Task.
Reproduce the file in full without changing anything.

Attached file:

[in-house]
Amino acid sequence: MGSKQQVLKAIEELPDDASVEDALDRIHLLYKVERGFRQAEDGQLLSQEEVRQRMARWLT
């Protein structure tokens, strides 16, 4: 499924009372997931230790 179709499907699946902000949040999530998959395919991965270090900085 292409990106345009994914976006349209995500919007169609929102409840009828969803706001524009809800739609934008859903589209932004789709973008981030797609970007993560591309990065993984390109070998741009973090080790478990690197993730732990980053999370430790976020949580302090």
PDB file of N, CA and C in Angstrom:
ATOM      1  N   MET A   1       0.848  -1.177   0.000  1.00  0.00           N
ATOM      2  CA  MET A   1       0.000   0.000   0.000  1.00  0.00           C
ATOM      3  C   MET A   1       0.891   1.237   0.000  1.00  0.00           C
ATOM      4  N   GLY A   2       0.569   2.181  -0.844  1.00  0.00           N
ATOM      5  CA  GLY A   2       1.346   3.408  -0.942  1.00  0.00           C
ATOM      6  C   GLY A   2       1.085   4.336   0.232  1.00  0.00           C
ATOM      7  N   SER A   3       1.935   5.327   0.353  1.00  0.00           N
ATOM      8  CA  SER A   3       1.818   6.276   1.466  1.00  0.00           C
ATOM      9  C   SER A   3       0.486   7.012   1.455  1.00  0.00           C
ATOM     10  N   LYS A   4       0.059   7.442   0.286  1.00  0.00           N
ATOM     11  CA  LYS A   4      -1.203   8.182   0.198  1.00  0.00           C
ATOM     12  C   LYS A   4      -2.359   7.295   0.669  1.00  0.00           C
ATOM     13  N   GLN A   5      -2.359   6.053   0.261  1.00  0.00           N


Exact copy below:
[in-house]
Amino acid sequence: MGSKQQVLKAIEELPDDASVEDALDRIHLLYKVERGFRQAEDGQLLSQEEVRQRMARWLT
């Protein structure tokens, strides 16, 4: 499924009372997931230790 179709499907699946902000949040999530998959395919991965270090900085 292409990106345009994914976006349209995500919007169609929102409840009828969803706001524009809800739609934008859903589209932004789709973008981030797609970007993560591309990065993984390109070998741009973090080790478990690197993730732990980053999370430790976020949580302090």
PDB file of N, CA and C in Angstrom:
ATOM      1  N   MET A   1       0.848  -1.177   0.000  1.00  0.00           N
ATOM      2  CA  MET A   1       0.000   0.000   0.000  1.00  0.00           C
ATOM      3  C   MET A   1       0.891   1.237   0.000  1.00  0.00           C
ATOM      4  N   GLY A   2       0.569   2.181  -0.844  1.00  0.00           N
ATOM      5  CA  GLY A   2       1.346   3.408  -0.942  1.00  0.00           C
ATOM      6  C   GLY A   2       1.085   4.336   0.232  1.00  0.00           C
ATOM      7  N   SER A   3       1.935   5.327   0.353  1.00  0.00           N
ATOM      8  CA  SER A   3       1.818   6.276   1.466  1.00  0.00           C
ATOM      9  C   SER A   3       0.486   7.012   1.455  1.00  0.00           C
ATOM     10  N   LYS A   4       0.059   7.442   0.286  1.00  0.00           N
ATOM     11  CA  LYS A   4      -1.203   8.182   0.198  1.00  0.00           C
ATOM     12  C   LYS A   4      -2.359   7.295   0.669  1.00  0.00           C
ATOM     13  N   GLN A   5      -2.359   6.053   0.261  1.00  0.00           N